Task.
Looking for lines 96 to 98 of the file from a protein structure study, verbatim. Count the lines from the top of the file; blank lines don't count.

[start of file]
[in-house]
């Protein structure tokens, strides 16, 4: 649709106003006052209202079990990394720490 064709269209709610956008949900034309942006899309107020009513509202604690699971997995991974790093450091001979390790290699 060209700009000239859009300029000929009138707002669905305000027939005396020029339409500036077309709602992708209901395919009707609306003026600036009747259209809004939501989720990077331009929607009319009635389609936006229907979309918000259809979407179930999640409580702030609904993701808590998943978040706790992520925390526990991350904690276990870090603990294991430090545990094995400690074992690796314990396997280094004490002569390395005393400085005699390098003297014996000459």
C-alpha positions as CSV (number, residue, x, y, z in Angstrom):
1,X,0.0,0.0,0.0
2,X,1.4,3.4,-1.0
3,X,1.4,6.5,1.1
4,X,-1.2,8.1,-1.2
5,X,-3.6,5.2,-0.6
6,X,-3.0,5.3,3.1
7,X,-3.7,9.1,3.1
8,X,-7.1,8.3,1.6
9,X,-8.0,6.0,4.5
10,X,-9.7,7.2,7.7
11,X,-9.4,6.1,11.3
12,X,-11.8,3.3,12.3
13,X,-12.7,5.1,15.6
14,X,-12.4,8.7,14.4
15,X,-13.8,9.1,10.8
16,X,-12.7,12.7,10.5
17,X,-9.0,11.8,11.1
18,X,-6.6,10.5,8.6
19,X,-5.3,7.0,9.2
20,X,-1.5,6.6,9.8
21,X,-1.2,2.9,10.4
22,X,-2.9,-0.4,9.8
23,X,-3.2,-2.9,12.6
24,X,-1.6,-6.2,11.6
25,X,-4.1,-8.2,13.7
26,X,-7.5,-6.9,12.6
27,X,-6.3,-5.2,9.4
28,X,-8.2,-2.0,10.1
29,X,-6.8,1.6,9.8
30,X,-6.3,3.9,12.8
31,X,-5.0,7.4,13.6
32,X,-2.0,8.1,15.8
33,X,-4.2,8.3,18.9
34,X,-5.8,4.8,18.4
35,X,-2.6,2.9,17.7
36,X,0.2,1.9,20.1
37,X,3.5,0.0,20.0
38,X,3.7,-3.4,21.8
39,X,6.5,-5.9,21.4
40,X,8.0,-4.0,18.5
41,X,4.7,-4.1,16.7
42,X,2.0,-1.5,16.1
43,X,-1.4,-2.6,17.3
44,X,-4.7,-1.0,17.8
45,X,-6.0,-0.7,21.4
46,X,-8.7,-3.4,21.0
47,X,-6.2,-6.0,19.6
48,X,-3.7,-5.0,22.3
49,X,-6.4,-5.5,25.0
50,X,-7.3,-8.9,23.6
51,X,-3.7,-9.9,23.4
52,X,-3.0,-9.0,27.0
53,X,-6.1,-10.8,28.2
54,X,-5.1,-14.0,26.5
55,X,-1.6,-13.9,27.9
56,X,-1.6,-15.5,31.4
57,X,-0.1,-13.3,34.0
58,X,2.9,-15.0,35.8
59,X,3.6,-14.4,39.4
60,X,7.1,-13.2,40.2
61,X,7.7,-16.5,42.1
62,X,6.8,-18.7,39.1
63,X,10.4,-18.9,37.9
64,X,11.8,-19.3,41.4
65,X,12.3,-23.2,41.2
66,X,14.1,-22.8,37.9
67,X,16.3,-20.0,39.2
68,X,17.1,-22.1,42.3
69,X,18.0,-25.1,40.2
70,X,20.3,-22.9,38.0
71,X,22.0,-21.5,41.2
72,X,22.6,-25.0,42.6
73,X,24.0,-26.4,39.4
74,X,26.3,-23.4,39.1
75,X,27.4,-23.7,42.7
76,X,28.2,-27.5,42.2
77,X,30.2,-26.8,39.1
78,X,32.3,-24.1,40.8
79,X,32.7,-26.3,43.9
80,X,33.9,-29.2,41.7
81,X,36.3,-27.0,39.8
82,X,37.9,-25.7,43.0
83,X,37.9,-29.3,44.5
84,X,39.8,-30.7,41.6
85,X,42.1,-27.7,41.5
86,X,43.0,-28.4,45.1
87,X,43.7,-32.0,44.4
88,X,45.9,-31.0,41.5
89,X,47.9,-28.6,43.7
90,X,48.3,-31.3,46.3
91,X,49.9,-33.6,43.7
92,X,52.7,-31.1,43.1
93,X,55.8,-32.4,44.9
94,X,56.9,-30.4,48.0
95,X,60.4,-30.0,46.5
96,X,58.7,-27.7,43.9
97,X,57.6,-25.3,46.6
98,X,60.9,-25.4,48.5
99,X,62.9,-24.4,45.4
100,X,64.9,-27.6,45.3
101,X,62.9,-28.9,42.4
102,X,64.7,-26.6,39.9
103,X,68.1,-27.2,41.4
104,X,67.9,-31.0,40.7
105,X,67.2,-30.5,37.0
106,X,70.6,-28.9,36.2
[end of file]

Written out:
93,X,55.8,-32.4,44.9
94,X,56.9,-30.4,48.0
95,X,60.4,-30.0,46.5